2. Allow yourself to feel vulnerable. You are hardwired to care-solicit-ask others for help. It is Mother Nature[‘s] instinctual tool[s] that help you protect your vulnerabilities [Now she’s lost me. If you feel vulnerable then your vulnerabilities are not protected, but that contradicts the third sentence entirely.]. Yet, most people deny their vulnerabilities and as result, become disconnected from their care-soliciting instinct. Why does this happen? One reason is that feeling vulnerable is uncomfortable (as it should be since it communicates we are at risk.) Another reason is the conventional pop psychology message that successful individuals solve their own problems, the emotionally healthy too. Thus, we seldom ask for help when we really need it-whether it is asking our partner for help around the house or in managing finances [I’ve just been transported back to the 1950s!]. Being comfortable with feeling vulnerable will allow you to take advantage of your care-soliciting instincts [Why not just say, “Don’t be afraid to ask for help”? Sorry if that doesn’t use enough jargon].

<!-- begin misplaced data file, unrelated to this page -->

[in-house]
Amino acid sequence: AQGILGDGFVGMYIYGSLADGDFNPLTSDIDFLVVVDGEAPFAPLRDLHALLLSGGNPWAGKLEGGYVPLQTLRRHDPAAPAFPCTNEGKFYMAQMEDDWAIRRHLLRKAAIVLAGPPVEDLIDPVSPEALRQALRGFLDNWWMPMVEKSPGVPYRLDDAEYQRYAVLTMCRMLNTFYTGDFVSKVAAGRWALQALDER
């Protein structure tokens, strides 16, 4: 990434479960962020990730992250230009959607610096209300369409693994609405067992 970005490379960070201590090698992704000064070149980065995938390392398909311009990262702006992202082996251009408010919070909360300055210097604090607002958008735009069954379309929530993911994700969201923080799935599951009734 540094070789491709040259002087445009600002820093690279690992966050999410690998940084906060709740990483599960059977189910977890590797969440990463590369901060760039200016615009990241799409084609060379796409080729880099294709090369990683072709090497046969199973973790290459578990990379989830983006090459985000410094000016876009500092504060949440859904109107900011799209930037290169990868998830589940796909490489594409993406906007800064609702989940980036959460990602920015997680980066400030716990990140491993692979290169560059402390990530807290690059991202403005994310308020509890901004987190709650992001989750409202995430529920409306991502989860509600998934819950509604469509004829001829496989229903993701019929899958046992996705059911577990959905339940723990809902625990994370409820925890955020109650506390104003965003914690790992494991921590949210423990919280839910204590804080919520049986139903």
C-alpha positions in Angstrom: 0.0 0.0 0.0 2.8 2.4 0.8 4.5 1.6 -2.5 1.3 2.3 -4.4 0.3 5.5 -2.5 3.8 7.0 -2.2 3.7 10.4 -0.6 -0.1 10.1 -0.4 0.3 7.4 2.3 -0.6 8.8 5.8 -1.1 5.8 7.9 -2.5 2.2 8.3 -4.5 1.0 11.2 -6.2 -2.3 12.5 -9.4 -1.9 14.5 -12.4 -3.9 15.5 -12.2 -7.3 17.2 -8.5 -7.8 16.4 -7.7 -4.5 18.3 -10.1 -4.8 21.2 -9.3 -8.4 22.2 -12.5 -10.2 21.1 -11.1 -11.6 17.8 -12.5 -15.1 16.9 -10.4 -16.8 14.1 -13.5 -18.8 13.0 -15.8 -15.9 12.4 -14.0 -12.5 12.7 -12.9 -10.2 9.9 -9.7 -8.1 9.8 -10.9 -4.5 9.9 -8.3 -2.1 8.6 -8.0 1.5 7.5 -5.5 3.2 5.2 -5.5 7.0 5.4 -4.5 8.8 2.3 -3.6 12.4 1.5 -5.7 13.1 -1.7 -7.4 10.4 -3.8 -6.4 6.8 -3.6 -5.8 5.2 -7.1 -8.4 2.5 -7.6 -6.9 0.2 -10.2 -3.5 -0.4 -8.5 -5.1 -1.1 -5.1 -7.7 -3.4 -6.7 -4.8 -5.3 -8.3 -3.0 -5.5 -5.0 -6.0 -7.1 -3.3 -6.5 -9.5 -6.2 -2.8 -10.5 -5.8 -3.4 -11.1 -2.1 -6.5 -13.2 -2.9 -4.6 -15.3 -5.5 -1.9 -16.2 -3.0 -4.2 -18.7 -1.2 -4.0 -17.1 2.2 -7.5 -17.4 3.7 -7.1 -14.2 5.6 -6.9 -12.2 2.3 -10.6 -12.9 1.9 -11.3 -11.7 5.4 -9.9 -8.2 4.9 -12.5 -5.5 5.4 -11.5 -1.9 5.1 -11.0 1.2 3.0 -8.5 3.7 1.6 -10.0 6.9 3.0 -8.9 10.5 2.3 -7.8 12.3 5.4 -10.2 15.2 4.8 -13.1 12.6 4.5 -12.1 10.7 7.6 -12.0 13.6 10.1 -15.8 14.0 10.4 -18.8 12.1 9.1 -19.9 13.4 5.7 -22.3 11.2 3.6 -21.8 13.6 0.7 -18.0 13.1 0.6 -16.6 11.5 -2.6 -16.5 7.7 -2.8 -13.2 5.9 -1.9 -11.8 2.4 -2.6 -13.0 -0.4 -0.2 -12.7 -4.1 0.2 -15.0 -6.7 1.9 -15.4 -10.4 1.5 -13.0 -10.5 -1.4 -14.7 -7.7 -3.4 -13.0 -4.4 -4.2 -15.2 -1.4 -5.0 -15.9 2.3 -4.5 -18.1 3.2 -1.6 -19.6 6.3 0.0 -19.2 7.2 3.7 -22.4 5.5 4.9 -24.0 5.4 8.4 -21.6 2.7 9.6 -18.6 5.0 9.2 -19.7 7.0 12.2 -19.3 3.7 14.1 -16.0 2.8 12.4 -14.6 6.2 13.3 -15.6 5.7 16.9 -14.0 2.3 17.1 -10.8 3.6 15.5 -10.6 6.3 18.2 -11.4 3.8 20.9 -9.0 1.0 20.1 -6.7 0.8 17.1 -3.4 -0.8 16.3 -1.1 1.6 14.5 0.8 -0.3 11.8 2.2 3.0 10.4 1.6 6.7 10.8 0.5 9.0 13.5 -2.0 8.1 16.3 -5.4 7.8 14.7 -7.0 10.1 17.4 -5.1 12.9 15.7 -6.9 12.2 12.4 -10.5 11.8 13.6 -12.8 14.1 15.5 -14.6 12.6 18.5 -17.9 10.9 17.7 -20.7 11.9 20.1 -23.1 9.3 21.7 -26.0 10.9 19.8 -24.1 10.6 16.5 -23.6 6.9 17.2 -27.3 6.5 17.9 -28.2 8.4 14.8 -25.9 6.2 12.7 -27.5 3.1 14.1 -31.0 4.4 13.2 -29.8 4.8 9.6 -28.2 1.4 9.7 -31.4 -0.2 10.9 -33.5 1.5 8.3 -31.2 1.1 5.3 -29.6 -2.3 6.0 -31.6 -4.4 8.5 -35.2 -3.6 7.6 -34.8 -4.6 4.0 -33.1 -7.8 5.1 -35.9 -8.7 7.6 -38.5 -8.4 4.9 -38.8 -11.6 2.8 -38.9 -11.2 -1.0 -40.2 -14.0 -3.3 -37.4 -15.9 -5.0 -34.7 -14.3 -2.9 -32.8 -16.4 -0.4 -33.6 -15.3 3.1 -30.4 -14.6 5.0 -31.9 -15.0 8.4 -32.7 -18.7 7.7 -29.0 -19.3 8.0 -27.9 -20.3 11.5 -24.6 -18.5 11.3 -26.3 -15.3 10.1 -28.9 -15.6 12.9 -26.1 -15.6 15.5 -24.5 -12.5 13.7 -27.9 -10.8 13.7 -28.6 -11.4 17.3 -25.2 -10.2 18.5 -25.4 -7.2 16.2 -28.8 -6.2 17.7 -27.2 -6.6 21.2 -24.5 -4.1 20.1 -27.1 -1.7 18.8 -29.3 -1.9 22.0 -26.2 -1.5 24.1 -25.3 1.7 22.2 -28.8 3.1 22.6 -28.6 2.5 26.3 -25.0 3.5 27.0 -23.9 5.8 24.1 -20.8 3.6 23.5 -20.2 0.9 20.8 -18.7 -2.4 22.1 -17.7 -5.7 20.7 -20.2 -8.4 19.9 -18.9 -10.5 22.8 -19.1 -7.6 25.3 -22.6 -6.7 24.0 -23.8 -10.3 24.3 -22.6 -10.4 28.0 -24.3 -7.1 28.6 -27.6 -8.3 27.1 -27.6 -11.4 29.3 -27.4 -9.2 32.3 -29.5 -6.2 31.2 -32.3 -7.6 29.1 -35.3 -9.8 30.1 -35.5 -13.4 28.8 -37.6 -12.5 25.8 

3. Develop others: Can anyone deny the world would be better place if we all became more touched by our care-giving instincts, the evolutionary function being to develop the future [What does “develop the future” mean. Our evolutionary function is to survive; our cultural function, as imposed upon us by the culture we live in may be to “develop the future” but that is not innate.]. Fact is, Presidents have written books on the importance of care-giving [and the significance of this is what?], but Mother Nature said it first. In fact, both males and females are hardwired to be maternal and paternal-it is in your genes. Early parents who were good care-givers increased the survival chances of their off spring [Fine, and correct], and just as the Roman Empire had to develop young warriors, so does Merrill Lynch have to develop young warriors [which makes a complete mockery of the “evolutionary” argument, given that both the Roman Empire and Merrill Lynch both collapsed following intense periods of greed and acquisition!]. There are all sorts of reasons that inhibit our care-giving instincts, ranging from “it’s an effort,” to withholding love because of anger [What about the cultural system that discourages cooperation and long-term sustainability, in order to maximise profit?]-animals never do this. To get to your care-giving nature: at work, focus on developing others; at home, prioritize your children; with your partner, tune in to their physical and mental health. Also, do things for your community. All these activities will be a catalyst to get your care giving instincts going.